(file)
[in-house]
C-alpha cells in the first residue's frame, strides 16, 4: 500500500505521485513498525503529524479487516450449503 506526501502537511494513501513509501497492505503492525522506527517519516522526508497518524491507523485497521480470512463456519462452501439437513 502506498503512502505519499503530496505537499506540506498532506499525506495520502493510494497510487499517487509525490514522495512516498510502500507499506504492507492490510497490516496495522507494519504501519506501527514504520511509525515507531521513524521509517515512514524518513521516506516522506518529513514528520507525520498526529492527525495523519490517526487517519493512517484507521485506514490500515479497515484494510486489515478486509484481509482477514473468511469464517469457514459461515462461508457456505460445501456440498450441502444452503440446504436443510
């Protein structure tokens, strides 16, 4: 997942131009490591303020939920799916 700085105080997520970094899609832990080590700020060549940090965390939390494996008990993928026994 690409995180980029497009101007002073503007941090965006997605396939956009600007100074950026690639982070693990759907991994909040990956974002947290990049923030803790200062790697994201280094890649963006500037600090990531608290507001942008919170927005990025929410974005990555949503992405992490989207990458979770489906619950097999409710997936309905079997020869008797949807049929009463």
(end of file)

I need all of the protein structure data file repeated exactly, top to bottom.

[in-house]
C-alpha cells in the first residue's frame, strides 16, 4: 500500500505521485513498525503529524479487516450449503 506526501502537511494513501513509501497492505503492525522506527517519516522526508497518524491507523485497521480470512463456519462452501439437513 502506498503512502505519499503530496505537499506540506498532506499525506495520502493510494497510487499517487509525490514522495512516498510502500507499506504492507492490510497490516496495522507494519504501519506501527514504520511509525515507531521513524521509517515512514524518513521516506516522506518529513514528520507525520498526529492527525495523519490517526487517519493512517484507521485506514490500515479497515484494510486489515478486509484481509482477514473468511469464517469457514459461515462461508457456505460445501456440498450441502444452503440446504436443510
């Protein structure tokens, strides 16, 4: 997942131009490591303020939920799916 700085105080997520970094899609832990080590700020060549940090965390939390494996008990993928026994 690409995180980029497009101007002073503007941090965006997605396939956009600007100074950026690639982070693990759907991994909040990956974002947290990049923030803790200062790697994201280094890649963006500037600090990531608290507001942008919170927005990025929410974005990555949503992405992490989207990458979770489906619950097999409710997936309905079997020869008797949807049929009463």